Jul 17, 2008
CSB Releases New Safety Video on Fatal 2006 Oilfield Explosion in Mississippi, Emphasizes Safe Practices for Hot Work
Washington, DC, July 17, 2008 - The U.S. Chemical Safety Board (CSB) today released a new safety video detailing an explosion that led to the deaths of three contractors at the Partridge-Raleigh oilfield in rural Raleigh, Mississippi, in June 2006.
All the victims were employees of Stringer's Oilfield Services, an independent contract firm hired by Partridge-Raleigh to perform maintenance on oil storage tanks at the facility.
Entitled "Death in the Oilfield," the nine-minute video is based on the CSB's final investigation report, which was voted on and approved by the Board in June 2007. The video is available for viewing and downloading in the Video Room of the CSB's website, Safetyvideos.gov as well as on the CSB channel on YouTube (www.youtube.com/USCSB). DVDs of the video will be provided at no charge through the online request form at CSB.gov.
The new video includes a 3-D computer animation depicting the sequence of events that led to the explosion, which occurred when sparks from a welding operation ignited flammable vapors venting from a storage tank. The animation describes the preparation of the site by Stringer's employees and the unsafe hot work that led to the accident.
The video, which includes interviews with CSB investigators and Board Member William E. Wright, highlights the key safety lessons and board recommendations from the CSB's year-long investigation of the accident. The investigation determined that neither Partridge-Raleigh nor Stringer's Oilfield Services followed safe practices for hot work, which includes operations such as cutting, welding, and grinding that can generate sparks and ignite flammable materials. The CSB's final report called for increased inspection and enforcement of OSHA safety standards at oil production facilities.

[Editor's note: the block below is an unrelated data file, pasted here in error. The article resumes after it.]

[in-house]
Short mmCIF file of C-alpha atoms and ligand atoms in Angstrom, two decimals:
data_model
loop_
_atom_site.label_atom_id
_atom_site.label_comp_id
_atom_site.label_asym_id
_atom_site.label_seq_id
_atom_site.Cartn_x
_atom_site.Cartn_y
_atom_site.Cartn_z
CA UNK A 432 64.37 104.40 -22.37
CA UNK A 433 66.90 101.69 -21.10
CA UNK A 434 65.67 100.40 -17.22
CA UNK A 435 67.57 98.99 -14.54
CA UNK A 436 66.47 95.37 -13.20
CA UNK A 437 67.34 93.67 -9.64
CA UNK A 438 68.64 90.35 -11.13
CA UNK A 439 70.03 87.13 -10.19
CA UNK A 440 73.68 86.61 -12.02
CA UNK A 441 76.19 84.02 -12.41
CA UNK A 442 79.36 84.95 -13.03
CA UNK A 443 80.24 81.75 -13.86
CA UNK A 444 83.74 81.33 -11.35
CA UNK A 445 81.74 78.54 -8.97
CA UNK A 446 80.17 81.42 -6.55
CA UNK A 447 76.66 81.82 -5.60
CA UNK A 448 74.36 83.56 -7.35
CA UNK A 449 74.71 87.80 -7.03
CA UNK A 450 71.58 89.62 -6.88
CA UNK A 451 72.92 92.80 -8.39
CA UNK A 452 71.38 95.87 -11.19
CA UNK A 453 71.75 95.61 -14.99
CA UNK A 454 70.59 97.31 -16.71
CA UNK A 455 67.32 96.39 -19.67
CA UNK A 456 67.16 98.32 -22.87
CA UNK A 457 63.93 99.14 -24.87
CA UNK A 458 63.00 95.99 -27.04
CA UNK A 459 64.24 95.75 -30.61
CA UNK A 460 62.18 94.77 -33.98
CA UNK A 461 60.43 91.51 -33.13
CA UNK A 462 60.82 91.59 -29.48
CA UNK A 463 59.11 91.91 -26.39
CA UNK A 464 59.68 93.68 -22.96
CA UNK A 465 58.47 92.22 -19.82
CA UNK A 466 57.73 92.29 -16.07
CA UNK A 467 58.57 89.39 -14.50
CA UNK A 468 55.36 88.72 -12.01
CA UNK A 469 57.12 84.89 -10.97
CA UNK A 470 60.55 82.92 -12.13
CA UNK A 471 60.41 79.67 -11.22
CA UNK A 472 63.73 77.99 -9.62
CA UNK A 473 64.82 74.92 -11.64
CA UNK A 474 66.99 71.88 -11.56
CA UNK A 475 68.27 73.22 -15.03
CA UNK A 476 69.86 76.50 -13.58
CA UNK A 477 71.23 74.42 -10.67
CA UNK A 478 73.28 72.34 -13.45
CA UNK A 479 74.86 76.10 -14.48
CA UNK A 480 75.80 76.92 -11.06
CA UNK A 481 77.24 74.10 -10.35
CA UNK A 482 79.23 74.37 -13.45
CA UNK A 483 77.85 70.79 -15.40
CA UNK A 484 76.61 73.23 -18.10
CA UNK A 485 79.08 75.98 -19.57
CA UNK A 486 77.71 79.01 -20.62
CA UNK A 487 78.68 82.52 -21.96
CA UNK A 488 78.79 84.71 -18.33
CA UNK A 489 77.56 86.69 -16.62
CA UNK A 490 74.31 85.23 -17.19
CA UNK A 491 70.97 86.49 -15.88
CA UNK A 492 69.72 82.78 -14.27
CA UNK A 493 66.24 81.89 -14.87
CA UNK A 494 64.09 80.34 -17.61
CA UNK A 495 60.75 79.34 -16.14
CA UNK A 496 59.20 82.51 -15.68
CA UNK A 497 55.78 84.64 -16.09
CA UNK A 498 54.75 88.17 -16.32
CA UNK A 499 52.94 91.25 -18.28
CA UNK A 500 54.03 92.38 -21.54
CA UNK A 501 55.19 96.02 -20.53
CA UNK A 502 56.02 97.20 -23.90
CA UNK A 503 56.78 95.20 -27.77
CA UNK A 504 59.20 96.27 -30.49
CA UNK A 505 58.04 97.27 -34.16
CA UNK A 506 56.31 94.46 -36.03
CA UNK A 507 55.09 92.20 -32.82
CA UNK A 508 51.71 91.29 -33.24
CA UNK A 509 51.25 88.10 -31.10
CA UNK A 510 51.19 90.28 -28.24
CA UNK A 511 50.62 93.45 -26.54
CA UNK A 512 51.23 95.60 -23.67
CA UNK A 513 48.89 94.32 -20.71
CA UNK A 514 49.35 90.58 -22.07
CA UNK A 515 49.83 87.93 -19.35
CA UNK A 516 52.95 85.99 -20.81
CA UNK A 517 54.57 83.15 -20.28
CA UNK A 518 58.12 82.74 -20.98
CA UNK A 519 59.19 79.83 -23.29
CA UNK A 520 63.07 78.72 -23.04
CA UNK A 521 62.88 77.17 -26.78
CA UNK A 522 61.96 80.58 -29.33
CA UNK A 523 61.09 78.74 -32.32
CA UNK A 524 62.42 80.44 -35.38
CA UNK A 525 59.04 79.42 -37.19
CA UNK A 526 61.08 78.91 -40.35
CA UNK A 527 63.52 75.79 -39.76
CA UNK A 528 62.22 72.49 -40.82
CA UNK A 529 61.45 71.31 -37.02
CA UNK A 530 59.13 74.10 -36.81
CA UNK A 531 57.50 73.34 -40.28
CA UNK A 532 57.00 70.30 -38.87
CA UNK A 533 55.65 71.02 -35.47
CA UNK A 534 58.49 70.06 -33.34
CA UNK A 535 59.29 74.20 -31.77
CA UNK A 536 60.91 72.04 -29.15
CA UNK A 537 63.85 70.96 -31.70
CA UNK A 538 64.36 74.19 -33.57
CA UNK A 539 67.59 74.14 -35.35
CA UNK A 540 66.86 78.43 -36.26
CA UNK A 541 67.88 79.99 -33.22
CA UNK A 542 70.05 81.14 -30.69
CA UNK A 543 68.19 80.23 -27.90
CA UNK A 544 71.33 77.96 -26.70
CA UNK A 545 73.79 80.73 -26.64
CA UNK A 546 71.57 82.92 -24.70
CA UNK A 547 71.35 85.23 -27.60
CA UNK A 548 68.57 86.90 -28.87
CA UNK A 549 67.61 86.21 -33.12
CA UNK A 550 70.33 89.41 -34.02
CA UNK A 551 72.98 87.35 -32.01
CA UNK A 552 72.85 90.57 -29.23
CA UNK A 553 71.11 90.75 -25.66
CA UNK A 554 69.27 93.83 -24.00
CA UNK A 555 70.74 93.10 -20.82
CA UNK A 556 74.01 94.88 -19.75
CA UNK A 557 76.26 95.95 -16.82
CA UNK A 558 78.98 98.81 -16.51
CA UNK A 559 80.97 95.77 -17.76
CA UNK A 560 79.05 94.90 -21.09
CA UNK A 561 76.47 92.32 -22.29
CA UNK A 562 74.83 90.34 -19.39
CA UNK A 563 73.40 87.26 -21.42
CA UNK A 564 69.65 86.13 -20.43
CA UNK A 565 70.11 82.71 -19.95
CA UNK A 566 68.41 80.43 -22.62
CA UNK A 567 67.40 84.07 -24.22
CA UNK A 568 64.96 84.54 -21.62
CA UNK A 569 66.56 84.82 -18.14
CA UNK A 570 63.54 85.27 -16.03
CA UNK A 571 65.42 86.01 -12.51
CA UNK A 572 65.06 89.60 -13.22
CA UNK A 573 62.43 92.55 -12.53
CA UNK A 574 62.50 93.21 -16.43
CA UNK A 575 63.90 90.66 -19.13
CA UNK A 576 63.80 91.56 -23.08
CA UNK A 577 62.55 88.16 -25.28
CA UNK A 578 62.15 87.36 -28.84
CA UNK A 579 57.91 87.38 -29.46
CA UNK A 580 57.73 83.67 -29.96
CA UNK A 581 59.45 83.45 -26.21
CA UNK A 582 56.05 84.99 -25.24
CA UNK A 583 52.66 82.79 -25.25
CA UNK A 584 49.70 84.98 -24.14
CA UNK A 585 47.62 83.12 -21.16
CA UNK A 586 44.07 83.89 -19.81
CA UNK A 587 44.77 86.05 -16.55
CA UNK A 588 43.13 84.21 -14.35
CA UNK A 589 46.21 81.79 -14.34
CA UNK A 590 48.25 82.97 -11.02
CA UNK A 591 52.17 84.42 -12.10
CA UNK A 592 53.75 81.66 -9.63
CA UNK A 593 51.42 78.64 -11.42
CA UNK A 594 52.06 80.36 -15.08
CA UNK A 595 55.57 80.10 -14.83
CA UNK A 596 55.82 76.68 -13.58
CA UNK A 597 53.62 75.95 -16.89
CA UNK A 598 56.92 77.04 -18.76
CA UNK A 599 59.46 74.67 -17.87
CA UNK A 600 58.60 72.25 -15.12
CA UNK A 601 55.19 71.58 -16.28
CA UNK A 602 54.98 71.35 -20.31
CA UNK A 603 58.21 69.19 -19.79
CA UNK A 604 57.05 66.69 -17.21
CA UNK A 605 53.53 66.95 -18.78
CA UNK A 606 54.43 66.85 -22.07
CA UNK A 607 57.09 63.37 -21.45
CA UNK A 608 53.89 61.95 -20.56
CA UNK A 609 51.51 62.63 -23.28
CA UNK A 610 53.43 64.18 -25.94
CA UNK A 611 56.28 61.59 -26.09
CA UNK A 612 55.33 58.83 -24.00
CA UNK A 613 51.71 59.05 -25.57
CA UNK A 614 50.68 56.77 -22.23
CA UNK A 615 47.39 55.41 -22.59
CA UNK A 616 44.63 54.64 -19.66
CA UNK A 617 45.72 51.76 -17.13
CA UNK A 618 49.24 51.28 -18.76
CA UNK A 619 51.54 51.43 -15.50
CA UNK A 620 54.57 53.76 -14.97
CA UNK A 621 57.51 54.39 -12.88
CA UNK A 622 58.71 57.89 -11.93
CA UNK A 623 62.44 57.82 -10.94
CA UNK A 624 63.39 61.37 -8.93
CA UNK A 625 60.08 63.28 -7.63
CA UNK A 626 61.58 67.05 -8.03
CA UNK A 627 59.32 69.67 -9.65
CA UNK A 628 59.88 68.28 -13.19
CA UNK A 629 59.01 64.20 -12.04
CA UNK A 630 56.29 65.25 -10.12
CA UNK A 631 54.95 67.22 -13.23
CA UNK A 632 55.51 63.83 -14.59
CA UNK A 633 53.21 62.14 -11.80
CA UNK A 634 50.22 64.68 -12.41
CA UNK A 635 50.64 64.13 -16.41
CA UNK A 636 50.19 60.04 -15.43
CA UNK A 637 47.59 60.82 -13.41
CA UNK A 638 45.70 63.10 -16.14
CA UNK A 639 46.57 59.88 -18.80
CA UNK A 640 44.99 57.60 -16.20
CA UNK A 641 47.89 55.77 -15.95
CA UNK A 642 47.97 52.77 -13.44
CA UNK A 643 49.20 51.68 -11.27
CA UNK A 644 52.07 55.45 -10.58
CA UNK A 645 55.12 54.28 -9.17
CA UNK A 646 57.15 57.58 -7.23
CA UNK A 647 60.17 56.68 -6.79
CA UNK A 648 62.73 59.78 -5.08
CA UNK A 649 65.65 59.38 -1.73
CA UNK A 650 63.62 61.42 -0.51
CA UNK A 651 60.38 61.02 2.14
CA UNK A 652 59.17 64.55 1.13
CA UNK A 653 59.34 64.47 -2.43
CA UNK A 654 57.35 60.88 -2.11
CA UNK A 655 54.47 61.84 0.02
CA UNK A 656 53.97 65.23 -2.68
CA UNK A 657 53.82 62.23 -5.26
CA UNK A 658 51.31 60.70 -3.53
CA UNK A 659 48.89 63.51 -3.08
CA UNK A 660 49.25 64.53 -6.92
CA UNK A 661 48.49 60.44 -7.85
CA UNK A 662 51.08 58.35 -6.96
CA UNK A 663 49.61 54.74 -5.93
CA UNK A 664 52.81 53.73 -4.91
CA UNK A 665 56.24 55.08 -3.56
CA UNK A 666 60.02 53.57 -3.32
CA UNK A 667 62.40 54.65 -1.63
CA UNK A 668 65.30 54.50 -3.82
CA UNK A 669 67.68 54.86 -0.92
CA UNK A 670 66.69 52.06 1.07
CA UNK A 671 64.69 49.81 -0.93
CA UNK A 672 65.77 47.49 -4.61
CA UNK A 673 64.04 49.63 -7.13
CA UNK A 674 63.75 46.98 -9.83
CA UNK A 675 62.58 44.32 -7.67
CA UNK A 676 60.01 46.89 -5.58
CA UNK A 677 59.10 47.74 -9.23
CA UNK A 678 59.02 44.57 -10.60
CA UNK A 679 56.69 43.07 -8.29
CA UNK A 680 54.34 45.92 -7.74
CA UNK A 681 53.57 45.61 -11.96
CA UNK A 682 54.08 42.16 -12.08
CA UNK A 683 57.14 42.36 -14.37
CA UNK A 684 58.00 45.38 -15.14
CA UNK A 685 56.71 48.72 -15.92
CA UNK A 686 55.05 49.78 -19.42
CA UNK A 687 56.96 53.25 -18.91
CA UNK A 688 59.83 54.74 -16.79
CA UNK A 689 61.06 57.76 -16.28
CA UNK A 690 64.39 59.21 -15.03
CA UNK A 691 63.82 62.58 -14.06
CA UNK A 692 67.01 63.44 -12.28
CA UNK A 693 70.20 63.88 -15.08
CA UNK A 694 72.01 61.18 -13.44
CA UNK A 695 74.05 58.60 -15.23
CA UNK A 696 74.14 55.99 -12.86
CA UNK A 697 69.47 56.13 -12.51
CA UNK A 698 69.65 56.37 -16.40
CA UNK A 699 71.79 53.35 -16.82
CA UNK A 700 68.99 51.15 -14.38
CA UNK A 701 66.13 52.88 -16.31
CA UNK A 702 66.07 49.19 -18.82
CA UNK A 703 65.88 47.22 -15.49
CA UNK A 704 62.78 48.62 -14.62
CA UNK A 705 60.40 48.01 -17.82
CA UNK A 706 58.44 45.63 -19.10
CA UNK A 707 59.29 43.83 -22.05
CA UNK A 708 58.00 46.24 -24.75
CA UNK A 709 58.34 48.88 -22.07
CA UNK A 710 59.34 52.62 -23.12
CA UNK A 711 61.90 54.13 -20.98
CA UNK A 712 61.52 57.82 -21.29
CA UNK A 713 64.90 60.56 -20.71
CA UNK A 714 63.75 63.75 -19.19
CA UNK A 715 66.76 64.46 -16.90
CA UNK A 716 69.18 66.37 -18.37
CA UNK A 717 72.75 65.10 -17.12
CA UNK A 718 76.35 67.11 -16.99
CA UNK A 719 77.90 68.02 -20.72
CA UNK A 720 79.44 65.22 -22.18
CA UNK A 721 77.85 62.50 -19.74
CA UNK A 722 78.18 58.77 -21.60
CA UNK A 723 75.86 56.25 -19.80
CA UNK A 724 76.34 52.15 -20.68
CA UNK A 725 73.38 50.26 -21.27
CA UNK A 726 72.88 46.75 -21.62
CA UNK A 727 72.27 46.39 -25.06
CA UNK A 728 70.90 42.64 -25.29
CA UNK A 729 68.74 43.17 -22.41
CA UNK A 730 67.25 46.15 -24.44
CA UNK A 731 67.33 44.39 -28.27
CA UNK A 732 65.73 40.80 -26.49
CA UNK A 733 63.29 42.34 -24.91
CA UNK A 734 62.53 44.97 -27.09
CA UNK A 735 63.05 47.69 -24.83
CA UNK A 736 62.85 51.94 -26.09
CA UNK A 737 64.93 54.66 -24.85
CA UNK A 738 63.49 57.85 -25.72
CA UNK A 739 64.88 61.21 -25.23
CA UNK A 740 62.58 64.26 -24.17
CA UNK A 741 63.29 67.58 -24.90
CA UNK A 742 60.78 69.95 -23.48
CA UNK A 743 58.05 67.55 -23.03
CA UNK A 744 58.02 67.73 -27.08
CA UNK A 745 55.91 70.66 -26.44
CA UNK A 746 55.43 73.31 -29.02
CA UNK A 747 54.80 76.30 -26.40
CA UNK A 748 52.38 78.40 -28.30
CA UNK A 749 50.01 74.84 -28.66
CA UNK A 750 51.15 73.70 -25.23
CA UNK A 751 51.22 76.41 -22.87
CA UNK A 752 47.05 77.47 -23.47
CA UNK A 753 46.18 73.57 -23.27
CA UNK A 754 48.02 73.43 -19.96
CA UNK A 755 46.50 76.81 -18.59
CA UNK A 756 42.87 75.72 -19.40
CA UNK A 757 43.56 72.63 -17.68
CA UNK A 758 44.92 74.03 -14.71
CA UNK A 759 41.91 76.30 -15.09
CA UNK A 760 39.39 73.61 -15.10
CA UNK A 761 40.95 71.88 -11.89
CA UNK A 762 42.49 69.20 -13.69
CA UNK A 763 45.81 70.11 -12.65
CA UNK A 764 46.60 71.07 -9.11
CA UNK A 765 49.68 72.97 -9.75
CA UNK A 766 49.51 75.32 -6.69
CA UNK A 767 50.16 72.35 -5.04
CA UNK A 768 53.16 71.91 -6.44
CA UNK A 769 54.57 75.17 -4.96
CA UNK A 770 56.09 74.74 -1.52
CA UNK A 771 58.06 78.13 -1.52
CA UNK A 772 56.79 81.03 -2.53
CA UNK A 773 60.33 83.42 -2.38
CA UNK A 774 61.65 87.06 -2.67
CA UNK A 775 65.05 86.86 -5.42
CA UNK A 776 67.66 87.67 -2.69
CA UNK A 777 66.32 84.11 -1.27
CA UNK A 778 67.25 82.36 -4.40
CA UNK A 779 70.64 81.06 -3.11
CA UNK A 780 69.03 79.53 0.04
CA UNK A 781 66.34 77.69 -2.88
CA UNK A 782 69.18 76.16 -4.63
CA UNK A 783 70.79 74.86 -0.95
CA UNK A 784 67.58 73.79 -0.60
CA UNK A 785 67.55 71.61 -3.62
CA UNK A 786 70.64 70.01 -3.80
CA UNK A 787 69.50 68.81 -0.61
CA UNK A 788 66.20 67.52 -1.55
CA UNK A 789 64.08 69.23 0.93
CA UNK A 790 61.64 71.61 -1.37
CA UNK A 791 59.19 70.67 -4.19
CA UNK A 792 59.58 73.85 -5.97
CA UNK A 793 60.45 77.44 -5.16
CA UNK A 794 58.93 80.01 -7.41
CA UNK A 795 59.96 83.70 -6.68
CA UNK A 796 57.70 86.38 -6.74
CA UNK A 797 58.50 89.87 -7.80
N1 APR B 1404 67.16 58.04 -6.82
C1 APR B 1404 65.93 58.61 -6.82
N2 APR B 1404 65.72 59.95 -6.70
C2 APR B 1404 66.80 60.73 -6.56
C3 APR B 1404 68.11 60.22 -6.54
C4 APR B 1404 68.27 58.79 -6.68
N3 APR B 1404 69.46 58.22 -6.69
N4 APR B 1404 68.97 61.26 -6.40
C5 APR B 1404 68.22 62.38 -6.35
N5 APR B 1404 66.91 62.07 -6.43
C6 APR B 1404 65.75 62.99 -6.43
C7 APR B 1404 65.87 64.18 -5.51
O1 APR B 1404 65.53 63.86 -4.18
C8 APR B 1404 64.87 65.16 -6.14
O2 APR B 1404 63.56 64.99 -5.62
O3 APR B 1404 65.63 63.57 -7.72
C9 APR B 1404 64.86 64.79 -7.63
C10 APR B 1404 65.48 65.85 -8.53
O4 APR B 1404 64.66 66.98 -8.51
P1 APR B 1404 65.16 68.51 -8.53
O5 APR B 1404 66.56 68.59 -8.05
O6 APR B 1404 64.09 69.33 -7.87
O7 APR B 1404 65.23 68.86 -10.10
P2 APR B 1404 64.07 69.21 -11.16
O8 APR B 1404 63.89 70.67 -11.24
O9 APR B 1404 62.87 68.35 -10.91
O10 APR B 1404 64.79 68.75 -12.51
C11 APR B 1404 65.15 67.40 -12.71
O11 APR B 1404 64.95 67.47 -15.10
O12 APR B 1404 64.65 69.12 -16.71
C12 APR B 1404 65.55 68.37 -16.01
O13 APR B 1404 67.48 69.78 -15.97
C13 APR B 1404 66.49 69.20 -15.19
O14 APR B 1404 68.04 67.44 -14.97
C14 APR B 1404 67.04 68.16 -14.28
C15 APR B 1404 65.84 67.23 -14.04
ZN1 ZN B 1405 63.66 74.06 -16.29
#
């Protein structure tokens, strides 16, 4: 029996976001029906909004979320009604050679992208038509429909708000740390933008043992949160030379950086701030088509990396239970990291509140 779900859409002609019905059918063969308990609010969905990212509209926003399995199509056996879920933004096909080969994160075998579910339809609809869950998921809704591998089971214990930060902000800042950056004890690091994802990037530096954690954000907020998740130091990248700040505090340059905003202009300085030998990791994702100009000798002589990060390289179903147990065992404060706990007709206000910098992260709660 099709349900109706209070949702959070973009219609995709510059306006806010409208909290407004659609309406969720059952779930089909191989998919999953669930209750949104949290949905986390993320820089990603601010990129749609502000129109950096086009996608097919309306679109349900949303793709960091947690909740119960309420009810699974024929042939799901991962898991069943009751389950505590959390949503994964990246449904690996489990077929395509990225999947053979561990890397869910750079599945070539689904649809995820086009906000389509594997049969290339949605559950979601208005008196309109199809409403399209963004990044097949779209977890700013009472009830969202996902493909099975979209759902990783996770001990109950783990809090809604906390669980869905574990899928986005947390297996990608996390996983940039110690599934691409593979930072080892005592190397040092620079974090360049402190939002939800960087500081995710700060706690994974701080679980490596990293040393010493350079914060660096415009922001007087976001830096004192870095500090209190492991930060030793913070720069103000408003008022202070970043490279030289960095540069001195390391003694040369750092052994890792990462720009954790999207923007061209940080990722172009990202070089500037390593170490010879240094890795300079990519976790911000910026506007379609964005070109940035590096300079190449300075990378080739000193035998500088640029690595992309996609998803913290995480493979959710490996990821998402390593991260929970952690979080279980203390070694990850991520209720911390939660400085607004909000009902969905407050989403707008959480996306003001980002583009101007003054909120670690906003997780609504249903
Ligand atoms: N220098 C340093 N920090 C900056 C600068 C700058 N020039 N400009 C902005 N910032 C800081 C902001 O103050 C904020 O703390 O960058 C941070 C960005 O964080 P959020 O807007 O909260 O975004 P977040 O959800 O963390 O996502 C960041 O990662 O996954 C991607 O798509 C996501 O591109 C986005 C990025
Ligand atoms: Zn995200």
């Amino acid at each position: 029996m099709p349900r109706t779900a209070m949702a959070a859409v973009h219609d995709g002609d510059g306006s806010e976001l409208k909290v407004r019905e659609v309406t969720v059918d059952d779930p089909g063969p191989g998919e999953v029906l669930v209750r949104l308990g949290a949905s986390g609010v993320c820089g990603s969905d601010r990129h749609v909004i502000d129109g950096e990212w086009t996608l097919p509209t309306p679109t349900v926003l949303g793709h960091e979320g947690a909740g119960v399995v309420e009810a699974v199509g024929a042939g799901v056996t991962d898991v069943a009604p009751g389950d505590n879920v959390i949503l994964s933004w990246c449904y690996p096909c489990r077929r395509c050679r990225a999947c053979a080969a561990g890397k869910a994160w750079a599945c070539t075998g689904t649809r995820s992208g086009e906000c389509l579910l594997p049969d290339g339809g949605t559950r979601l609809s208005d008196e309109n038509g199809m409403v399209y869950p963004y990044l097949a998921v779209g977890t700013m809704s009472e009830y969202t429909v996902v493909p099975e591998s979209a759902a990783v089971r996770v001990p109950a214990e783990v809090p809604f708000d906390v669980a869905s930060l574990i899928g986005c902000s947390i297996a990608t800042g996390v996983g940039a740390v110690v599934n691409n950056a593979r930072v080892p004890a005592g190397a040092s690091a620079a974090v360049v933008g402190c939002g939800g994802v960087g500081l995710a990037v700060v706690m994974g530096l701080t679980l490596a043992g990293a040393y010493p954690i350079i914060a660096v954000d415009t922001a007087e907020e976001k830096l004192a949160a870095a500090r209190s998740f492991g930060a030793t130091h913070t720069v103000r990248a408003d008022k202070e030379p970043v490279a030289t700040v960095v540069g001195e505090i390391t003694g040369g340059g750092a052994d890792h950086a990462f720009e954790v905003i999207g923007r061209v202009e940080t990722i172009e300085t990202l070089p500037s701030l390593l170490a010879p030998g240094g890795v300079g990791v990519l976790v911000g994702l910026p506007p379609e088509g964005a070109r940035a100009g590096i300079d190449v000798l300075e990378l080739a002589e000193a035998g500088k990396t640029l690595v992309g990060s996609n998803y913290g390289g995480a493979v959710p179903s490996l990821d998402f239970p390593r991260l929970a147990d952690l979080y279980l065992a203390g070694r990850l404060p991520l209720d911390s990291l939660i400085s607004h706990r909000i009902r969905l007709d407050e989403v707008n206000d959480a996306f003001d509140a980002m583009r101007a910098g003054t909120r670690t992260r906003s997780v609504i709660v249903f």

"This is the fourth fatal oilfield accident the CSB has investigated since 1998, which underscores the need for improved safety practices in this industry," Mr. Wright said. "It is our hope this video will be widely viewed in the U.S. oil production sector so that readily preventable accidents like the one in Mississippi are less likely in the future."
CSB safety videos have been viewed over one million times over the Internet since the launch of the program in December 2005. More than 75,000 DVDs have been distributed to industry and labor groups, government agencies, safety trainers, educators, emergency responders, and individual requesters throughout the world.
The CSB is an independent federal agency charged with investigating industrial chemical accidents. The agency's board members are appointed by the president and confirmed by the Senate. CSB investigations look into all aspects of chemical accidents, including physical causes such as equipment failure as well as inadequacies in regulations, industry standards, and safety management systems.
The Board does not issue citations or fines but does make safety recommendations to plants, industry organizations, labor groups, and regulatory agencies such as OSHA and EPA. Visit our website, www.csb.gov.
For more information, contact Daniel Horowitz at (202) 261-7613 / (202) 441-6074 cell.